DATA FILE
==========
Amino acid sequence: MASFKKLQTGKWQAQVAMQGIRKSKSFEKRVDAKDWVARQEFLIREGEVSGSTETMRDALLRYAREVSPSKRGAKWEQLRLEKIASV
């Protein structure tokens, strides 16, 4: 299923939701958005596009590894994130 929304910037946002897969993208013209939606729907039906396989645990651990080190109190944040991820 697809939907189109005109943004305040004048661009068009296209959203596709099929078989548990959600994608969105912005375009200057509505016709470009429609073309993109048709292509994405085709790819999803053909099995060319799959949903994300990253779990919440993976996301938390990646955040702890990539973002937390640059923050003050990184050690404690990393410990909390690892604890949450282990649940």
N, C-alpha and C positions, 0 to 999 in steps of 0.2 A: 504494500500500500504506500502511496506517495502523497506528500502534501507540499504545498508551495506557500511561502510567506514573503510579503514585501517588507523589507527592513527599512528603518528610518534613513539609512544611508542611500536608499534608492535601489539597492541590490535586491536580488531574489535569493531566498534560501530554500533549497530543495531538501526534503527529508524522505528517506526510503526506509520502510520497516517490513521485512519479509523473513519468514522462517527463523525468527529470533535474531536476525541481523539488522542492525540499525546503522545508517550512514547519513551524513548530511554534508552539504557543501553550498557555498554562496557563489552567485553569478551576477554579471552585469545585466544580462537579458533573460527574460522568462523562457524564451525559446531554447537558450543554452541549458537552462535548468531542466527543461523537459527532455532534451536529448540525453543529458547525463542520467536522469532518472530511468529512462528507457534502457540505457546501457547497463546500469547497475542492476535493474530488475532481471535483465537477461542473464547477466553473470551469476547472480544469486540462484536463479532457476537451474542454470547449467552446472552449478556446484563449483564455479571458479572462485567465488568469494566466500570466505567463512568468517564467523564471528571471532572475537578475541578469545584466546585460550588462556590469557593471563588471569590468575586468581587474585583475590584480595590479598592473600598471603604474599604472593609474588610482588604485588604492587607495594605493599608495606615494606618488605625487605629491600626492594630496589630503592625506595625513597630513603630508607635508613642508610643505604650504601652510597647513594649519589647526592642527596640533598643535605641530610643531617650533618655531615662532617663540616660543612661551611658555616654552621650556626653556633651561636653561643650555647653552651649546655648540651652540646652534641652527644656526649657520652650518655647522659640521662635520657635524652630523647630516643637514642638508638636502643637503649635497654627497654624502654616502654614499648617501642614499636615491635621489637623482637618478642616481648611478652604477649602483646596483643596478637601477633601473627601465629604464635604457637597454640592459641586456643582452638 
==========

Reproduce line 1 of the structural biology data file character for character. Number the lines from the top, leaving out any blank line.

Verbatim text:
Amino acid sequence: MASFKKLQTGKWQAQVAMQGIRKSKSFEKRVDAKDWVARQEFLIREGEVSGSTETMRDALLRYAREVSPSKRGAKWEQLRLEKIASV